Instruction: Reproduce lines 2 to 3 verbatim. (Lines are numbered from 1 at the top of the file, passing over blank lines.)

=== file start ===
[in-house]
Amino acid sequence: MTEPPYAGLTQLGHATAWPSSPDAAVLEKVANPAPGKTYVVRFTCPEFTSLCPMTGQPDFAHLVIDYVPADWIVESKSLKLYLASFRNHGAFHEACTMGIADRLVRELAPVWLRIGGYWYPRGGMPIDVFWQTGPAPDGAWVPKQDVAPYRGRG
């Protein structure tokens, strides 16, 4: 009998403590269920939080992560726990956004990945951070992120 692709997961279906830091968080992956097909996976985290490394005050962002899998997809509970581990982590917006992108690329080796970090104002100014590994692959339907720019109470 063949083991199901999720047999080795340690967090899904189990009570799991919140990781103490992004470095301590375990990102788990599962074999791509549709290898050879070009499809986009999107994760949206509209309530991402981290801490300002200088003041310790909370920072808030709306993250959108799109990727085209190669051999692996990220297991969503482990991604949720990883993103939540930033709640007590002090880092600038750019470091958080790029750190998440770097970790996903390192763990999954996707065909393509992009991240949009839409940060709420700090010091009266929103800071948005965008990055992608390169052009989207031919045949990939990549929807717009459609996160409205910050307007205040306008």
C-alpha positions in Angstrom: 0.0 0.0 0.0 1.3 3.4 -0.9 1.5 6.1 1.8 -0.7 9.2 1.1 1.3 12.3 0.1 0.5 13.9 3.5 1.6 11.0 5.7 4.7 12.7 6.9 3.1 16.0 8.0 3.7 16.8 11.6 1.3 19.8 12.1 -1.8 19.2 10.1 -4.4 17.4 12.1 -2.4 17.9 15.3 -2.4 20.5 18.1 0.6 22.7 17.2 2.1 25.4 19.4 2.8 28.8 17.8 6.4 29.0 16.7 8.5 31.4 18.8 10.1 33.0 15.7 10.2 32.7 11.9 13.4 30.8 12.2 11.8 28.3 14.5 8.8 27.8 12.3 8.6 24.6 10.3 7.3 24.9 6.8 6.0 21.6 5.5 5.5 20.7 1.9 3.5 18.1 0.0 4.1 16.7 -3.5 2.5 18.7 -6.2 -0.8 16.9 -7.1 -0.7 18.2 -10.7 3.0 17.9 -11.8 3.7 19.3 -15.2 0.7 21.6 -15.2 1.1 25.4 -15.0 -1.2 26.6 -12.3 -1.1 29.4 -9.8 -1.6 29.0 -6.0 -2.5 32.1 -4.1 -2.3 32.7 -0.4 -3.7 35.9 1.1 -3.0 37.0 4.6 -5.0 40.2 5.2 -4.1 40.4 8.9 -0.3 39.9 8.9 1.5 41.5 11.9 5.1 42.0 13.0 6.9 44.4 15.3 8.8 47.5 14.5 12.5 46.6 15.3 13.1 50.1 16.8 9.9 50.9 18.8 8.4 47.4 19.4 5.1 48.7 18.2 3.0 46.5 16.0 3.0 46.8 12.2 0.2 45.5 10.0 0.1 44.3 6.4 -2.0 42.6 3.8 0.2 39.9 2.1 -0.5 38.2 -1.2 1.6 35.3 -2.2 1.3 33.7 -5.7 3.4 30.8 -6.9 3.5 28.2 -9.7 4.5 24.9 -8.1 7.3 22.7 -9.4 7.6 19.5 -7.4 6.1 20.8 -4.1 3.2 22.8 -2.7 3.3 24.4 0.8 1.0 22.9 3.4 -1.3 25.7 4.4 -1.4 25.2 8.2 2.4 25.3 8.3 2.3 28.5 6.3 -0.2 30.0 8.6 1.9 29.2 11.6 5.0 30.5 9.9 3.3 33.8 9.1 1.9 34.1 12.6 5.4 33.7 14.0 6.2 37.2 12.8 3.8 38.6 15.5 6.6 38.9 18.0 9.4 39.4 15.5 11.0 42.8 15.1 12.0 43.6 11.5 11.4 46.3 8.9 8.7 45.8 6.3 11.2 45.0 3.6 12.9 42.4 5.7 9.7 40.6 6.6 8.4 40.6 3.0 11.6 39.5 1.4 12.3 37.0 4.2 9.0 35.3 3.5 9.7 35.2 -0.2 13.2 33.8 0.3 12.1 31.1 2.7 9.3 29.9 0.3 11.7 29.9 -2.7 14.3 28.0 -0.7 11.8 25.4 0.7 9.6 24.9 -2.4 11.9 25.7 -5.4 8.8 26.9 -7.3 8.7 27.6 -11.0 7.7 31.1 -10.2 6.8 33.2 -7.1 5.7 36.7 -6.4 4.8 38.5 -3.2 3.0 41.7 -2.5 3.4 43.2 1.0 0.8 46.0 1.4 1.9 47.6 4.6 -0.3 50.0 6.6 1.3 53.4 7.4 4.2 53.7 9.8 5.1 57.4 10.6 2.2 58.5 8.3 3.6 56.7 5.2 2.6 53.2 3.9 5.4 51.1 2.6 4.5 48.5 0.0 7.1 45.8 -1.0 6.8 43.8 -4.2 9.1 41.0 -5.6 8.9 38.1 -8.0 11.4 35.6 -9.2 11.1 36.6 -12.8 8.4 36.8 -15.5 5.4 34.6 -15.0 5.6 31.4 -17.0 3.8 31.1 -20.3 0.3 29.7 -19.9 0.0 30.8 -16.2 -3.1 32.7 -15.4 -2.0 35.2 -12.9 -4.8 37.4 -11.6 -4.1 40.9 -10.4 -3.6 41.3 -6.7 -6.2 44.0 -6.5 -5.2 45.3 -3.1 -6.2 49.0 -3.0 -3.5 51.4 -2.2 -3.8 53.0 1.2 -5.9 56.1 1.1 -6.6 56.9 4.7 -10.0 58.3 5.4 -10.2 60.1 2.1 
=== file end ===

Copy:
Amino acid sequence: MTEPPYAGLTQLGHATAWPSSPDAAVLEKVANPAPGKTYVVRFTCPEFTSLCPMTGQPDFAHLVIDYVPADWIVESKSLKLYLASFRNHGAFHEACTMGIADRLVRELAPVWLRIGGYWYPRGGMPIDVFWQTGPAPDGAWVPKQDVAPYRGRG
């Protein structure tokens, strides 16, 4: 009998403590269920939080992560726990956004990945951070992120 692709997961279906830091968080992956097909996976985290490394005050962002899998997809509970581990982590917006992108690329080796970090104002100014590994692959339907720019109470 063949083991199901999720047999080795340690967090899904189990009570799991919140990781103490992004470095301590375990990102788990599962074999791509549709290898050879070009499809986009999107994760949206509209309530991402981290801490300002200088003041310790909370920072808030709306993250959108799109990727085209190669051999692996990220297991969503482990991604949720990883993103939540930033709640007590002090880092600038750019470091958080790029750190998440770097970790996903390192763990999954996707065909393509992009991240949009839409940060709420700090010091009266929103800071948005965008990055992608390169052009989207031919045949990939990549929807717009459609996160409205910050307007205040306008």